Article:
The idea came about after Clorox saw a news story about Barney Smith. Barney is an artist who uses toilet seat lids as his canvas. Over five decades, he created more than 1,300 ornately-decorated toilet lids, some of which feature artifacts with national and international historical significance. He displays them in his Toilet Seat Art Museum, which also happens to be the garage of his San Antonio home. With Barney’s 100th birthday a few short years away, he is looking to take a step back and is searching for a buyer for his entire collection who will keep available to the public, free of charge, for years to come.
It’s not often someone sees the potential for finer elements of the bathroom like Clorox does, so they had the idea to release a digital gallery featuring Barney’s favorite and most unique lids – an Ode to the Commode – to find a new home for the collection and share Barney’s passion for toilets with everyone to enjoy like thousands of visitors to his San Antonio museum have over the years.
The project was about creating different visuals that can live on many different platforms but telling the same brand story, and I think it’s a perfect example of where brand marketing and storytelling is going. As marketing continues to drift onto digital platforms, creating “assets” and “content” is what we are seeing more and more of in regards to needs from agencies.
I loved this project so much. It’s bananas!!
What do you do after toilet seats? What’s next? Honestly, I want to go where I don’t know I want to go yet.
*If you are in San Antonio, Barney’s Toilet Seat Museum should really be on your must visit list. Barney himself is an American treasure. And he has a ton of stories to tell. The museum is located in his garage, so it’s small but it’s overflowing with stuff to see.
This was a really fun Off-Broadway project with Naomi Usher of Studio Usher for Ars Nova. Three really distinct images, Sundown, Yellow Moon and Night Sky Backdrop, represent the arc of the plays.
K-POP: K-Pop is such a powerful cultural force that transcends music and geography. The visual cues that define the genre are such a joy to concept for photography. We used a color-block backdrop, a fierce female model in highly stylized make-up and outfit. I aimed to subvert the image to portray her energy as slightly militant, angry and icy instead of cute, poppy and teenaged. K-Pop grown up.
LUCKY ONES: We styled actress Jo Lampert in rock-n-roll angel teenager garb. We captured her sweaty, in the midst of a hard-core dance move, the effect brings on the feeling of being right on the edge of her pushing herself just too far physically. It was important for the image to invite the viewer to feelmovement, maybe even exhaustion, in this still image.
Our model is styled in a summer dress that hints at the south. Loose hair and a gaze turned to something we can’t see, though the misty, ambiguous surroundings hint at vastness. She is set in a time and place that suggests deep thoughts and big questions.
Be Street Smart
Through the “Tired Faces” project, I was surprised to learn that crashes in the Washington DC area resulted in the deaths of 66 pedestrians and 7 bicyclists, accounting for 27 percent of overall traffic fatalities in the region.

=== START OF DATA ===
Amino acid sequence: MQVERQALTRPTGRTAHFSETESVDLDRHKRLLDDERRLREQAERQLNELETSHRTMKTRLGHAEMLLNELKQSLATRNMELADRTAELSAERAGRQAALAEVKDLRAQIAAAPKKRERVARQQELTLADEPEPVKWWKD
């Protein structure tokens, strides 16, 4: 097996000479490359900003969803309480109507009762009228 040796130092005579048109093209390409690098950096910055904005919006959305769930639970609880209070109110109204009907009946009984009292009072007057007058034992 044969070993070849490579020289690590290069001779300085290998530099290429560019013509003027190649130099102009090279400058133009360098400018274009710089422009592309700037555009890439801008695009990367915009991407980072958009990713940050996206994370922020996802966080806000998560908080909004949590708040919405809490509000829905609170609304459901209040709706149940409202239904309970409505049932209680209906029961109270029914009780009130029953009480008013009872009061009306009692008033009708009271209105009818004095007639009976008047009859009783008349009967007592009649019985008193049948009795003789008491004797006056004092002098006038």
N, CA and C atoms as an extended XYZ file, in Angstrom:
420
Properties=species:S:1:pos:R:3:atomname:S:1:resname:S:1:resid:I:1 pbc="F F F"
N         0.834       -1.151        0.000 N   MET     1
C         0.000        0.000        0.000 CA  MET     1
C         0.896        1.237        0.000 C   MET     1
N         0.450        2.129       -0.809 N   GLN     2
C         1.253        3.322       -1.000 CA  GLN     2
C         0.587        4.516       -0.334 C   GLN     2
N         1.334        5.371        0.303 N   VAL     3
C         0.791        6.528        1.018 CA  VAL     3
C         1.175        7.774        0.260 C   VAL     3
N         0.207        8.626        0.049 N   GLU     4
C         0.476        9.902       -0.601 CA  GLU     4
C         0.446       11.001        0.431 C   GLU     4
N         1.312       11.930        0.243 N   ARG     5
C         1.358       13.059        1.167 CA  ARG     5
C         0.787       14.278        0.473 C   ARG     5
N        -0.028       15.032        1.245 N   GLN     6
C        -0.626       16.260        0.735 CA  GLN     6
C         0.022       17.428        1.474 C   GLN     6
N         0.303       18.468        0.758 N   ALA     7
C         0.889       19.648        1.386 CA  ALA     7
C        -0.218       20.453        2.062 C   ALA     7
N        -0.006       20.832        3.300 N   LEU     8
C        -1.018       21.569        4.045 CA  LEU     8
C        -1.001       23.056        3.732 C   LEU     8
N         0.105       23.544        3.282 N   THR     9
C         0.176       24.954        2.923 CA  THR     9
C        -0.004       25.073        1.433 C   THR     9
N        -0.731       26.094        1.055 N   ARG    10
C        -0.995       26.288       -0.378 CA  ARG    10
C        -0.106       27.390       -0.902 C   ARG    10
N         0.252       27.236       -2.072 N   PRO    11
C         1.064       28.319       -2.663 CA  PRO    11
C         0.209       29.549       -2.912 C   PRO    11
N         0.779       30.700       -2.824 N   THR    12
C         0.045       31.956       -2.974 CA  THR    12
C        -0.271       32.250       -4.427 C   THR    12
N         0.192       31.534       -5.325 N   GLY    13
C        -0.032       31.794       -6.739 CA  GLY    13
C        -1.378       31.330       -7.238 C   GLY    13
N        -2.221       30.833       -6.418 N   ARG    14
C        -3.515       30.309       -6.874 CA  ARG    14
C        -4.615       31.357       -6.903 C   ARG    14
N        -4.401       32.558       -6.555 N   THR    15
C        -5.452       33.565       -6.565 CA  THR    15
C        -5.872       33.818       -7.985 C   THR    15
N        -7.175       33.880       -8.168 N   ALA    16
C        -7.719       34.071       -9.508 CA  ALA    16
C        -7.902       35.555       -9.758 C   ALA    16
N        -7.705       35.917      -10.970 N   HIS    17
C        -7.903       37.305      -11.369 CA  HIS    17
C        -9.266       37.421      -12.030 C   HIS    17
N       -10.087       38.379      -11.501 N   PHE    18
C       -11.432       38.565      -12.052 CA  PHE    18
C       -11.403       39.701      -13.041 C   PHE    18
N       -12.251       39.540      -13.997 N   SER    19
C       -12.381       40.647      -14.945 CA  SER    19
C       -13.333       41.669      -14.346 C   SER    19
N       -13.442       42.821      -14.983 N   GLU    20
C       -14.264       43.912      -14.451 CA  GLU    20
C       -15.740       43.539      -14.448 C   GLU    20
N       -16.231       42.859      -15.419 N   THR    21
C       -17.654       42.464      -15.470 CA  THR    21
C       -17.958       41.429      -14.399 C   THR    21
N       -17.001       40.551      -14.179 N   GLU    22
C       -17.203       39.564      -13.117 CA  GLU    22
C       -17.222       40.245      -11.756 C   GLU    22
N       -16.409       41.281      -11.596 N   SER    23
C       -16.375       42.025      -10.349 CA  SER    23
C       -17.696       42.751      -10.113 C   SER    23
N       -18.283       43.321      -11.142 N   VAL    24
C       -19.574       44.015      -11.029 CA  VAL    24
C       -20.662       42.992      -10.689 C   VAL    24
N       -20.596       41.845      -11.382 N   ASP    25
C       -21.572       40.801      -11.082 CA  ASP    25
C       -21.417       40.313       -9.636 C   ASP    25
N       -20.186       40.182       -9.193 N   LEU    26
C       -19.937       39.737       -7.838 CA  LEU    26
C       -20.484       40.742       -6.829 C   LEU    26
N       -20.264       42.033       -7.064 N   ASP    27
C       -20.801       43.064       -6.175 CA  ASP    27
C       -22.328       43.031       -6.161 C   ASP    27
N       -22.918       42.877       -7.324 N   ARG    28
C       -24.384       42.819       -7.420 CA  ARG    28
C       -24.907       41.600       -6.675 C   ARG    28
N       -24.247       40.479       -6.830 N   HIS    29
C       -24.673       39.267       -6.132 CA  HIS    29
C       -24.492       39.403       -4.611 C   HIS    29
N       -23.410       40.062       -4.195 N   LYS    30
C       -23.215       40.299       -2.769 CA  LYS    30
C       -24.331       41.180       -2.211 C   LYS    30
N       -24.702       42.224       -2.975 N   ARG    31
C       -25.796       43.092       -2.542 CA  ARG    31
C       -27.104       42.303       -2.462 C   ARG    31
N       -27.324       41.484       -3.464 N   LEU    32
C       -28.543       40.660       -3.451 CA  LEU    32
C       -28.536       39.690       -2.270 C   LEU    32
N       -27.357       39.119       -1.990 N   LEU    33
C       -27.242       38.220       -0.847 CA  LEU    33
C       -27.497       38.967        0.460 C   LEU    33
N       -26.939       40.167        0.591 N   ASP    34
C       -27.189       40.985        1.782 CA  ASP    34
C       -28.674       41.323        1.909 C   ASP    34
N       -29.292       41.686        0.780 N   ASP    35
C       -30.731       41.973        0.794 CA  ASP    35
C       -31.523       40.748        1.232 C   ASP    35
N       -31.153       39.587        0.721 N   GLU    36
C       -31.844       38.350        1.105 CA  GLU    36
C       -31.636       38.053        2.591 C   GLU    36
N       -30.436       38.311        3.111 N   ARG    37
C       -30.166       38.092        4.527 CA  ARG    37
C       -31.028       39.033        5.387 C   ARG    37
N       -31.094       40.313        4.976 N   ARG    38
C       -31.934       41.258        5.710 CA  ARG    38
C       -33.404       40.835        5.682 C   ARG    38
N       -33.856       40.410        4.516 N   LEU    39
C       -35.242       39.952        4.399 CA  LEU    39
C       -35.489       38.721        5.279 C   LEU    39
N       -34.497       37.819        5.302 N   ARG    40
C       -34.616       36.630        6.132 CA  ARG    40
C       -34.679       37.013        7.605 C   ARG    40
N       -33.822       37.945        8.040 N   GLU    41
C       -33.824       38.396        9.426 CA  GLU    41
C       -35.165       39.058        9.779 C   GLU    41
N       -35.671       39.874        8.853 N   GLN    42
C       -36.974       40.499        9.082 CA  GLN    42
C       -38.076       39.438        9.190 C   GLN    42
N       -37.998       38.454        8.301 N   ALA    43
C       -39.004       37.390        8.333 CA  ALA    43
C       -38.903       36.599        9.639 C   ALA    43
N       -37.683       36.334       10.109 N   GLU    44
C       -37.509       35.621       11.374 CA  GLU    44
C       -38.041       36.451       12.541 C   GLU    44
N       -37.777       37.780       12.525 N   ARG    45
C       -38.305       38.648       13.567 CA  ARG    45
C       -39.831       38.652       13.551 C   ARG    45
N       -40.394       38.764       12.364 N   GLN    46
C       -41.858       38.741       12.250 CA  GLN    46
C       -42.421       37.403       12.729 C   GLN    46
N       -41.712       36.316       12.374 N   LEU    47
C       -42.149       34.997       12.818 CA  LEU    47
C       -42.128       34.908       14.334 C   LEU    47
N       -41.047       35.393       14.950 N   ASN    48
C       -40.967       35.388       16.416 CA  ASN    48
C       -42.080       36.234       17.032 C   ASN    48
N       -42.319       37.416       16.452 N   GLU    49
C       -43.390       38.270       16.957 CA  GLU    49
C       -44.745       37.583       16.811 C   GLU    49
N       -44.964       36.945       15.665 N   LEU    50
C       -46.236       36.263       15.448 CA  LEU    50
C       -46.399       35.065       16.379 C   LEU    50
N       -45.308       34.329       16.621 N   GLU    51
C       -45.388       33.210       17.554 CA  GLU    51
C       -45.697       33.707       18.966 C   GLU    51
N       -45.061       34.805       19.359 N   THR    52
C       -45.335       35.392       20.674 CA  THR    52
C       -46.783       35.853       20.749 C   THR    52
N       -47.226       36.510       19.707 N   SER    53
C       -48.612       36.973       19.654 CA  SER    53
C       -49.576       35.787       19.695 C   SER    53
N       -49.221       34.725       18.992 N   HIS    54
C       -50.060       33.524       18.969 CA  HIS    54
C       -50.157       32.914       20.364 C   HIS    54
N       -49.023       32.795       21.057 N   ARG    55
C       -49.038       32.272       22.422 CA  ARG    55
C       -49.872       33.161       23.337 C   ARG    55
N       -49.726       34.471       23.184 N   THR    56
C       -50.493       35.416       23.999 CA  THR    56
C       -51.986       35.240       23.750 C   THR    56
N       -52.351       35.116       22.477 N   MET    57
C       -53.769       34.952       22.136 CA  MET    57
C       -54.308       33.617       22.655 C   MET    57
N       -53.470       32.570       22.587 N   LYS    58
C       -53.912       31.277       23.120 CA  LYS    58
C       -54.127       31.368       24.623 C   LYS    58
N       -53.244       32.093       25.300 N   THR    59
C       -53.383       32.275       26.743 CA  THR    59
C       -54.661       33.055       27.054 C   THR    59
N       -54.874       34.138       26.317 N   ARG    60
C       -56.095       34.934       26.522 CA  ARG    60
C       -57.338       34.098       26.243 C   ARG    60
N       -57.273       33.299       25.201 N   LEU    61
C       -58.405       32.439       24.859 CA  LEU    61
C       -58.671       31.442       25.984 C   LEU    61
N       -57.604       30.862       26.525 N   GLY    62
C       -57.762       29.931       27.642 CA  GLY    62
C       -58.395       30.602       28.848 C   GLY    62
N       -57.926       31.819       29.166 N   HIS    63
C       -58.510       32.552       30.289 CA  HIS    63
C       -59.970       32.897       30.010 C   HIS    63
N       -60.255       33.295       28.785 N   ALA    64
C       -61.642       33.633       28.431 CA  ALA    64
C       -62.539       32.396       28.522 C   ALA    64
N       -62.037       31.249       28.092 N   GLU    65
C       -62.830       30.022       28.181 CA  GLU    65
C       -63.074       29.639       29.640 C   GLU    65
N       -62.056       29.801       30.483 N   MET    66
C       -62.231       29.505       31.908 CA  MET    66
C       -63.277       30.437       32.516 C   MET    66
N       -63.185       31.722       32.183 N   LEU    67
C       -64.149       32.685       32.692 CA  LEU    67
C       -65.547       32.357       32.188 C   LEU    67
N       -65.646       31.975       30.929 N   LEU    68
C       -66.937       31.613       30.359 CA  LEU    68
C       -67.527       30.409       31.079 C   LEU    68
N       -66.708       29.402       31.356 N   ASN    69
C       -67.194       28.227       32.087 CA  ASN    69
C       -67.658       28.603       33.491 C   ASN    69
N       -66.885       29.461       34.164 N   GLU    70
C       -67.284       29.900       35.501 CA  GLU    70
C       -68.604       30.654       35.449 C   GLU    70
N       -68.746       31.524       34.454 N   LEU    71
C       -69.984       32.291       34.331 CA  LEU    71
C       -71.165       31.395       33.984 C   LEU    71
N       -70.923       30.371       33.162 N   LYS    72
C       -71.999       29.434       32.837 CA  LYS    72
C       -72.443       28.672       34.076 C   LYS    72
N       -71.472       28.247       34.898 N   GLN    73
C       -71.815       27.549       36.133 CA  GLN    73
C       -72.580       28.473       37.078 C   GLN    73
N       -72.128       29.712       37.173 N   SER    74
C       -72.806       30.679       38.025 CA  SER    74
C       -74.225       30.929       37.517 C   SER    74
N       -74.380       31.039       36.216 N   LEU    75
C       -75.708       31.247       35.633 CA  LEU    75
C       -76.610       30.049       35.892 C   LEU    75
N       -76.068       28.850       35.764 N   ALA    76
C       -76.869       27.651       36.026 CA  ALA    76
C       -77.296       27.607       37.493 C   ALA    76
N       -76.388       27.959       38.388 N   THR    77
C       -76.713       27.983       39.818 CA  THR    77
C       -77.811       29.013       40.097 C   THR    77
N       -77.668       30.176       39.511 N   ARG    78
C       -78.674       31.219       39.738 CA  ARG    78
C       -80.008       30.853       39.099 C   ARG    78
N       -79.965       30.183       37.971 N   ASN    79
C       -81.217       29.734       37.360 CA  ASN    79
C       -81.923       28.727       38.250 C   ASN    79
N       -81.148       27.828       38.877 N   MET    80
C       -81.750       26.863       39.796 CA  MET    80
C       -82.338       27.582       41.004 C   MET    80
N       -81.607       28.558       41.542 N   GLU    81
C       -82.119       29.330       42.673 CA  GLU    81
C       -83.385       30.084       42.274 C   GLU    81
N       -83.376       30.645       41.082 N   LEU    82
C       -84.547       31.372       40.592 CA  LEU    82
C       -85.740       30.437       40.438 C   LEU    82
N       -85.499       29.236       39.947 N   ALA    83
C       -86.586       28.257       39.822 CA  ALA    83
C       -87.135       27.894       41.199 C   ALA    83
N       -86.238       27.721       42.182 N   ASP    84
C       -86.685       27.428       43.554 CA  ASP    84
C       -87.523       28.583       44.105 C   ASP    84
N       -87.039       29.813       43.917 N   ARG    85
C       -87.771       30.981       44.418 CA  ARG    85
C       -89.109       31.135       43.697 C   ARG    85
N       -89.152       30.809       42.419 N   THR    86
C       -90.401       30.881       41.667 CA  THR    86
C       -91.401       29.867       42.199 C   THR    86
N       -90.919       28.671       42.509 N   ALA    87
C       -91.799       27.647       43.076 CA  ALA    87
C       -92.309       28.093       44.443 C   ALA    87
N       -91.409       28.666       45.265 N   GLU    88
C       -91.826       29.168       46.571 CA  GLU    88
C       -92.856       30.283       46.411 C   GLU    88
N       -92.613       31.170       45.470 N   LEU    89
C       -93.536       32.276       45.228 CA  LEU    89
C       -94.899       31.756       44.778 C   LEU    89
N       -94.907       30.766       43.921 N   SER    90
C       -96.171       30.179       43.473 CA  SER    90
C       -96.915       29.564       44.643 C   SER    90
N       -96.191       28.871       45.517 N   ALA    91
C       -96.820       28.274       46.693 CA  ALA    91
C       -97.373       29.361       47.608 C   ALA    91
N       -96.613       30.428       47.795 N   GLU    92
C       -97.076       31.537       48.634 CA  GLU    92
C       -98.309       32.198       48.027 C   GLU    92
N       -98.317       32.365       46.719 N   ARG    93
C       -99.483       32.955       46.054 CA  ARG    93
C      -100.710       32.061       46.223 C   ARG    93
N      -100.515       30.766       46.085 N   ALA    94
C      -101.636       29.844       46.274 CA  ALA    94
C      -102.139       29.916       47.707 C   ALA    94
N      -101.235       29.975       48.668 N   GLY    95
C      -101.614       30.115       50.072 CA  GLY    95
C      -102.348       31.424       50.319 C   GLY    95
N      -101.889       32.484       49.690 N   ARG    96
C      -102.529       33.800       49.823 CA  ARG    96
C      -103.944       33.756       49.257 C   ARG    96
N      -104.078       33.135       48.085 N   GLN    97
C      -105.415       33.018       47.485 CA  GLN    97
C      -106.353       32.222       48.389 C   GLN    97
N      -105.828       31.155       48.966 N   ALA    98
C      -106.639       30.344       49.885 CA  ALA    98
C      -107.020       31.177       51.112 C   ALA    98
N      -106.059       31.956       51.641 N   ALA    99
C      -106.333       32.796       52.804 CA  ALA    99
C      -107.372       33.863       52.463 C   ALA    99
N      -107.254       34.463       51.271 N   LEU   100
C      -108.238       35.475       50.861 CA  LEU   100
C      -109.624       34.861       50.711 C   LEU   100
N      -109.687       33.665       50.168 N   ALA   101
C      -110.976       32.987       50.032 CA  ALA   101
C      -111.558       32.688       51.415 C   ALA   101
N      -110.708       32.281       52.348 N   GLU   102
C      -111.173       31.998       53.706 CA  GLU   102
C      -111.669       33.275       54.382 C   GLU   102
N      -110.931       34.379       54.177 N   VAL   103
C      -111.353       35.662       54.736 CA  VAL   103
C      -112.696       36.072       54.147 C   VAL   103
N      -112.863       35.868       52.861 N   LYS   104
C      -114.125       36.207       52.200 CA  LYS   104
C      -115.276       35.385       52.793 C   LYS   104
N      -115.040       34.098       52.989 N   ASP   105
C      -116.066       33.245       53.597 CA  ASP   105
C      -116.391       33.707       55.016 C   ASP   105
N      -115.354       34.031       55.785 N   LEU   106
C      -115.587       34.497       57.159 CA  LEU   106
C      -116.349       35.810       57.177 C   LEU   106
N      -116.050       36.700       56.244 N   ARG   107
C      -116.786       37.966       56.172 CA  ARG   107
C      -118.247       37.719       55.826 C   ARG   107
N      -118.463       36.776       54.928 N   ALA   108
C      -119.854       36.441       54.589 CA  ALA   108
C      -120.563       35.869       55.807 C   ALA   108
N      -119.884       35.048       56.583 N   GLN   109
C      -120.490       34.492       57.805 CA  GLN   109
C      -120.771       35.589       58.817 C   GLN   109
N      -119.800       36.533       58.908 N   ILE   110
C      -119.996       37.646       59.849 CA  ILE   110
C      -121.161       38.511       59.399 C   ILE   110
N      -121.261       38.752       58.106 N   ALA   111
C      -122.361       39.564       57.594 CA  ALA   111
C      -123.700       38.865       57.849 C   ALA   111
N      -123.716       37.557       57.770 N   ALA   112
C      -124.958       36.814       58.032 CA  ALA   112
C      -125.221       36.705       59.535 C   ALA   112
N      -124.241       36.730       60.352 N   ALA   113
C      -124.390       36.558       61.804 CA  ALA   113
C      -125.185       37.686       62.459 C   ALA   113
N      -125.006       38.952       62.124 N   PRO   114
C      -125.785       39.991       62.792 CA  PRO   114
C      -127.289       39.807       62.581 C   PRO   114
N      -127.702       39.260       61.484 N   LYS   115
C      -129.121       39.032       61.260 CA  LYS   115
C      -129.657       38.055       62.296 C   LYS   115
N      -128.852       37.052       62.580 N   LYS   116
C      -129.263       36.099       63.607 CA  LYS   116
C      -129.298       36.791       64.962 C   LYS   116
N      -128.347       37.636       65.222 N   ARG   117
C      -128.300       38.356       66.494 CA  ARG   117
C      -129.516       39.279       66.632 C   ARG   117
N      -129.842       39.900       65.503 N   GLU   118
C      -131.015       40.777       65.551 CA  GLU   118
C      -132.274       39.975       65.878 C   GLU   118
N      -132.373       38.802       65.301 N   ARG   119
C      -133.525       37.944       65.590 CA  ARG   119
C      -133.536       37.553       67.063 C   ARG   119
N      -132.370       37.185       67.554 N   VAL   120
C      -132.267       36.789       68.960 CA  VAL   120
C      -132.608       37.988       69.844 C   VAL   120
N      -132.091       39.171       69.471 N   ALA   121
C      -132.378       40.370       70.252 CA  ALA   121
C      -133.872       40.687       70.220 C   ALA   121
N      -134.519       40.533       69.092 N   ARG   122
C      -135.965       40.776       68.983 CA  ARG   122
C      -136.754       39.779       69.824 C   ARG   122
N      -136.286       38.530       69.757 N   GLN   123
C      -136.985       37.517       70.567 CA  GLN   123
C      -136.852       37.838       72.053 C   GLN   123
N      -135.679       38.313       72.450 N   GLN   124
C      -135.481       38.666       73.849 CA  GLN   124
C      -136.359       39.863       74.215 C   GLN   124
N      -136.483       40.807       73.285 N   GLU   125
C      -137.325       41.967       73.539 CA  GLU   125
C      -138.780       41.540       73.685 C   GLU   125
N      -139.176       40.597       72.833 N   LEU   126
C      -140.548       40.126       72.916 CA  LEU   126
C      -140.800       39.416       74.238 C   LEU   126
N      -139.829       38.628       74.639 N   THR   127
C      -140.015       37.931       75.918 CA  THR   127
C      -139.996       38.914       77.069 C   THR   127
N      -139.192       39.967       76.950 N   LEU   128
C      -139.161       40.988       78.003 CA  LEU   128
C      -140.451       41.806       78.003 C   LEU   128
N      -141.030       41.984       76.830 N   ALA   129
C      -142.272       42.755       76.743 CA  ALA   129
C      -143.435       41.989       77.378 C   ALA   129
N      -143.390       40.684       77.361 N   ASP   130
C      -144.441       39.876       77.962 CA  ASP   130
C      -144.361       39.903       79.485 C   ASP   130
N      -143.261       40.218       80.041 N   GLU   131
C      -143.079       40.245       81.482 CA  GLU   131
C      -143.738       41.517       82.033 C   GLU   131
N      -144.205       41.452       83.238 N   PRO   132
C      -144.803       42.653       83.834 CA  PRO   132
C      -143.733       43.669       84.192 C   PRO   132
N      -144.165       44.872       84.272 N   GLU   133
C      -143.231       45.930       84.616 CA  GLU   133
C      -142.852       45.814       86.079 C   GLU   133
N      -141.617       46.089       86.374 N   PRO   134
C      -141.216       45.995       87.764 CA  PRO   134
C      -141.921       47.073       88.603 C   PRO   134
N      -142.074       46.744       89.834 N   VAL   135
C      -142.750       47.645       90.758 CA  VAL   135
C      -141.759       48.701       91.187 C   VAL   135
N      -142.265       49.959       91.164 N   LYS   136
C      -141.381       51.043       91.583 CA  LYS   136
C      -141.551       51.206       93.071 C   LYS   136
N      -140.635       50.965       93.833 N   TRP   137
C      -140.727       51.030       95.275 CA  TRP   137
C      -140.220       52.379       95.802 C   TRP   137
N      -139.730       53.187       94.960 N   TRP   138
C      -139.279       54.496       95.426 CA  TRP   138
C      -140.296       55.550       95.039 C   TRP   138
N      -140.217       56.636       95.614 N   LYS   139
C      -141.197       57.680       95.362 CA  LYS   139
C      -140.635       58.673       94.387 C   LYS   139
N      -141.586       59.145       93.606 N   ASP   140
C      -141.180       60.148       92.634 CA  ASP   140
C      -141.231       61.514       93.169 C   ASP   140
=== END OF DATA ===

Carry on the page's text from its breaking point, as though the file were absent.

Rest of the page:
As a local photographer, I couldn’t be more proud of the efforts by the team at Sherry Matthews Marketing on behalf of the Metropolitan Washington Council of Governments. This award-winning campaign, “Tired Faces” featuring DC residents, was recently approved for another round.
For more information on keeping your loved ones safe, check out BeStreetSmart.net
TENSE, DARK AND STRONG FOR THE WASHINGTON NATIONAL OPERA
The John F. Kennedy Center for the Performing Arts in Washington D.C. is a legendary institution, and it is always an honor to work with them and creative director Scott Bushnell. The Washington National Opera imported Stephen Lawless’ production of Donizetti’s “Anna Bolena”. The performance was deemed a tour de force for the American dramatic soprano, Sondra Radvanovsky, and my marching orders were to create a fitting portrait of Ms. Radvanovsky. No small feat. As Anna Bolena, she was locked up in the Tower of London, so we agreed it needed to be tense, and a bit dark. The focus on her face set off by a shadowy background that hints at the tumult surrounding her.
Add Your Heading Text Here
As an admirer of the Virginia Opera and it’s mission to create transformative cultural experiences through passionate storytelling and beautiful music, I was more than excited to get the brief from one of my favorite creative directors Jamin Hoyle, “to make opera sexy”. Ultimately that meant tight portraits that would share the page with bold text. As stand alone pieces these images are unflinching, visceral representation of each opera. They are a stark departure from any lingering stereotypes that the Opera is a stuffy affair. Pascale Lemaire, Linh Nguyen and Viktoriia Bowers were brought in for wardrobe, hair and makeup, respectively, and were so phenomenal – and their creativity and vision also pop right out of these photographs. Ultimately, the photos served as the launching point for a larger brand refurbishment that we conducted through the design of the brochure.
The Marriott team, with creative director KD Cantarella leading the way, was a true pleasure to work with. The campaign was well-received and the megabonus for us was when we heard that it got great results ending up as one of Marriott Rewards’ highest revenue generating promotions, and much of this was attributed to breakthrough creative.